Chainlink has set itself apart as one of the most used Oracles in the Web3 industry. The Chainlink Cross-Chain Interoperability Protocol (CCIP) is one of its foundational tools that has given the firm a huge success after its official launch on July 17, 2023, and mainnet early access stage three days later.
The CCIP is a cross-chain solution that enables the transfer of data and value between public or private blockchain environments directly from their backend systems.
The multi-chain protocol which has been integrated with Ethereum, Avalanche, Polygon, and Optimism, is designed to establish a universal connection between hundreds of blockchain networks, both private and public.
The effect is that it will unlock isolated tokens and provide smart contract developers with a generalized, more robust computer infrastructure for transferring data and smart contract commands across blockchain networks.
The growing Web3 ecosystem needs an efficient security system
During Lorenz’s presentation, he highlighted the dynamic and ever-changing nature of the multi-chain ecosystem within the Web3 industry.
Chainlink has successfully integrated with a wide range of 17 diverse chains, each boasting its own unique attributes such as varying consensus algorithms, layer types, and much more.
He added that the growing interest in layer 2 solutions and emerging layer 3 chains further emphasizes the need for cross-chain interoperability. To unlock the full potential of these chains, seamless connectivity is paramount.
However, Lorenz said that there is a pressing concern: security breaches in cross-chain protocols. To date, over $2.6 billion has been hacked from such protocols, a stark reminder of the complexity and challenges inherent in this space.
To solve this problem, he said, cross-chain protocols must navigate distributed systems, cryptography, smart contract engineering, and deal with sophisticated adversaries, including state-level actors.
CCIP security built on three key principles
In describing a formidable solution for the security gap for cross-chain services, the Chainlink’s head of R&D told the audience that CCIP uses three basic security principles to address the challenge.
The first is “Rate Limiting”. CCIP’s design allows for the rate-limiting of token flows. Lorenz said that limiting the value per unit of time minimizes the potential damage caused by attackers.
“We can cap the value that flows in and out of CCIP to provide defense and depth,” he noted. And “this is possible because CCIP is designed from the ground up to be value aware.”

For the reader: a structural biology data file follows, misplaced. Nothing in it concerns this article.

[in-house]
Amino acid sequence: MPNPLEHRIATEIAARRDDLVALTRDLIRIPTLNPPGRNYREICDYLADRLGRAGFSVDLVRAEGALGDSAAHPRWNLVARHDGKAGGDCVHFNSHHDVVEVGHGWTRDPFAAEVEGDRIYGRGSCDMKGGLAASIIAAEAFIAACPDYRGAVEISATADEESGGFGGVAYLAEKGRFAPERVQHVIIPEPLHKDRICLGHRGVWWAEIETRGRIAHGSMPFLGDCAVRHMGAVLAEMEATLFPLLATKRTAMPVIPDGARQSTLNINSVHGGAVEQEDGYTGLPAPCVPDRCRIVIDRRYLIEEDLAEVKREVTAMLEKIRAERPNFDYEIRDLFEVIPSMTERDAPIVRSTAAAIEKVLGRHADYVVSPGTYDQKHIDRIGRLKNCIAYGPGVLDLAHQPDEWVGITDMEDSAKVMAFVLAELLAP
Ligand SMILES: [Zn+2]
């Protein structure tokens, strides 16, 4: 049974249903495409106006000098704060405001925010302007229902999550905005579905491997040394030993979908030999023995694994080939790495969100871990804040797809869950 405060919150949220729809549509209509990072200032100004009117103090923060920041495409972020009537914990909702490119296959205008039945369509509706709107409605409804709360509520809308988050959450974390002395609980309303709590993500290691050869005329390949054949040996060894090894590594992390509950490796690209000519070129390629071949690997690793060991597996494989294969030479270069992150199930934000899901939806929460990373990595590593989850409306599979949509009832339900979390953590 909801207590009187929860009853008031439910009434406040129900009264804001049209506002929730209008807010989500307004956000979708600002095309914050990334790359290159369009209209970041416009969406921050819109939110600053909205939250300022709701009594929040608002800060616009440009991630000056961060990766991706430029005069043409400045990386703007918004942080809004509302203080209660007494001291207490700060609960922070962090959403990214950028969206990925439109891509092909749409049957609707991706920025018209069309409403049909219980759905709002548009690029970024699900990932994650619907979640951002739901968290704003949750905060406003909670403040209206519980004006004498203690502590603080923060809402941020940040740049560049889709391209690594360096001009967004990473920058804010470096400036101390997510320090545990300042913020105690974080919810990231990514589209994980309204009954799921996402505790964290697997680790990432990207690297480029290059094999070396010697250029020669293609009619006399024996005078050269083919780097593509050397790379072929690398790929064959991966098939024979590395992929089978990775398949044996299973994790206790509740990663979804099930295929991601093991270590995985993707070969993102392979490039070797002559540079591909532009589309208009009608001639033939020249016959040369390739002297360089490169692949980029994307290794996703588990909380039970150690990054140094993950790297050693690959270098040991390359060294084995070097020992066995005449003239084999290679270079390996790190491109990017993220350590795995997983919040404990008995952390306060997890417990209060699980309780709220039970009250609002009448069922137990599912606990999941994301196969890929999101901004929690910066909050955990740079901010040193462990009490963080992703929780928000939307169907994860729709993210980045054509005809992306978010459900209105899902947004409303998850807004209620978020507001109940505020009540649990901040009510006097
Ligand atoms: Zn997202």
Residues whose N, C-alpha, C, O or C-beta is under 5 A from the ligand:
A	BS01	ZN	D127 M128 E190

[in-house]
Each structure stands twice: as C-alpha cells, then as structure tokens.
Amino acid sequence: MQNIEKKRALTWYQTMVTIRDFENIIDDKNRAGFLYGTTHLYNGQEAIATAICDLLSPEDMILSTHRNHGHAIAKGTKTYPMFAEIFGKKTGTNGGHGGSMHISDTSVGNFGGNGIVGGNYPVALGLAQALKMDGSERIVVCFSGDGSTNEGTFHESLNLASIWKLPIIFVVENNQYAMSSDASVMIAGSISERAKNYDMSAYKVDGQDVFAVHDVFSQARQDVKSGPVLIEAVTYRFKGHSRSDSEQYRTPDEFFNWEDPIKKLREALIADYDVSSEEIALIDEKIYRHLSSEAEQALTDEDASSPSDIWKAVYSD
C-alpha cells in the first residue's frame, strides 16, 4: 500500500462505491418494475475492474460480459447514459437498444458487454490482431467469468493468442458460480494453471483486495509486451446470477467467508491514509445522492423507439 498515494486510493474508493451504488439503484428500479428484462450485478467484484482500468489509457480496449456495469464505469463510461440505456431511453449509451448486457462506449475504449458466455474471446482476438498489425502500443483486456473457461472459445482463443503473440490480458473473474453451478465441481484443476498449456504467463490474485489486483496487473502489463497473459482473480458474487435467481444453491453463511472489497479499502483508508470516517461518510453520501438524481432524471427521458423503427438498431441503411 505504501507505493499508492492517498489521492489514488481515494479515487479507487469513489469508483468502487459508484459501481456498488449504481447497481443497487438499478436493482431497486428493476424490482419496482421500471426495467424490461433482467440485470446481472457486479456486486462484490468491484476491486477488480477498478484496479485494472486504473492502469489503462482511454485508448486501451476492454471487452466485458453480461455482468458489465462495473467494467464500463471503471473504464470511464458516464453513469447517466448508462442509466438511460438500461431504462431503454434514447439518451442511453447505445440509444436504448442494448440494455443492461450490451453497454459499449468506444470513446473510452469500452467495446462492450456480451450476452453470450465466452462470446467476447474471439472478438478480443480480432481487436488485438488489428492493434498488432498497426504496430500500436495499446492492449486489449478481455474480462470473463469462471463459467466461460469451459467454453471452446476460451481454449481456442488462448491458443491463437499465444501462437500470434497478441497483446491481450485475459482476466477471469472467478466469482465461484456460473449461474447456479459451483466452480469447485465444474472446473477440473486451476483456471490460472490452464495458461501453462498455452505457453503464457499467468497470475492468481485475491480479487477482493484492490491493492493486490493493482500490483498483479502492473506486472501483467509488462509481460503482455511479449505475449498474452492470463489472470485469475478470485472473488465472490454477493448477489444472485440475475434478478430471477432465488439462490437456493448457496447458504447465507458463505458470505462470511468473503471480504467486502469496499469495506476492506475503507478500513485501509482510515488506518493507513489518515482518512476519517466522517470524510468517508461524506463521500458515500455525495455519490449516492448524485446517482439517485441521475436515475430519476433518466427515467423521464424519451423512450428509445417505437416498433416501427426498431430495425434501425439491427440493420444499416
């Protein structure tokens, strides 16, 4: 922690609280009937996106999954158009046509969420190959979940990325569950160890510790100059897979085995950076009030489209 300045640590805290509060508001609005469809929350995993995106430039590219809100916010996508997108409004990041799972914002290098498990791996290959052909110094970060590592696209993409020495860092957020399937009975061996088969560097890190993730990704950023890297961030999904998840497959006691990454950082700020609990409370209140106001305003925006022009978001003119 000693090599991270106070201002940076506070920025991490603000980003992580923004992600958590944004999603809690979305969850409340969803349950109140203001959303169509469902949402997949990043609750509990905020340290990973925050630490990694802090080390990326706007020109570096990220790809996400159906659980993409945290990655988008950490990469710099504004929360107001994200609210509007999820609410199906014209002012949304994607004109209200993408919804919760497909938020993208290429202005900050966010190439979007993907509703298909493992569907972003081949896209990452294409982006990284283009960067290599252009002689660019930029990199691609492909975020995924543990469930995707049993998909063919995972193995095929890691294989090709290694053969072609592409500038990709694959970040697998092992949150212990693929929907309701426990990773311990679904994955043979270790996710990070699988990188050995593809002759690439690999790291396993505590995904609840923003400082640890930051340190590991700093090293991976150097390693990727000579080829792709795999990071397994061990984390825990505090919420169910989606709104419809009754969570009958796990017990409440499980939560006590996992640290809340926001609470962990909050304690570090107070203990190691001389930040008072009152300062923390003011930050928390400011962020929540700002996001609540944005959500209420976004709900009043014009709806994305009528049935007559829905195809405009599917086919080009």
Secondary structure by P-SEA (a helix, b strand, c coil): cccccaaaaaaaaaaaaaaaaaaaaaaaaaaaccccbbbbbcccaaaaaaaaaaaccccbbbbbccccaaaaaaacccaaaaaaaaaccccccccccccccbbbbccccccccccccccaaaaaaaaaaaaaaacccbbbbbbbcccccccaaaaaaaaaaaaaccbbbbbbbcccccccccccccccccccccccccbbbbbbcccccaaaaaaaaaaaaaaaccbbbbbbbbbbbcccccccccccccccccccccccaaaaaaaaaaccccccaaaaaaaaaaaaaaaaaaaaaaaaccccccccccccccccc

As a result, the CCIP system can track the quantity of tokens that a smart contract is accessing and transferring over time.
The second principle is the Risk Management Network.
“The risk management network is a completely independent system built in a different programming language than the CCIP primary system,” he said.
This idea is inspired by the concept of n-version programming.
N-version programming (NVP) is a software engineering technique that involves developing multiple functionally equivalent versions of a software system independently from the same initial specification.
The goal of NVP is to improve the reliability and fault tolerance of software systems by reducing the likelihood of a single point of failure.
The third is the Secondary Approval. Messages within CCIP must receive explicit approval from the Risk Management Network before they can be executed.
This secondary approval adds a layer of security, ensuring that even if issues arise in the primary system, they are unlikely to affect the Risk Management Network’s independent processes.
He noted that with this, the Chainlink network continuously monitors all blockchain participants in CCIP and can detect anomalies.
In the event of a detected anomaly, the system can be immediately paused, providing time for investigation and mitigation.
Lorenz said that CCIP prioritizes safety over liveness, meaning that the system may halt to protect assets rather than compromise security. This approach mitigates a broad spectrum of risks and vulnerabilities.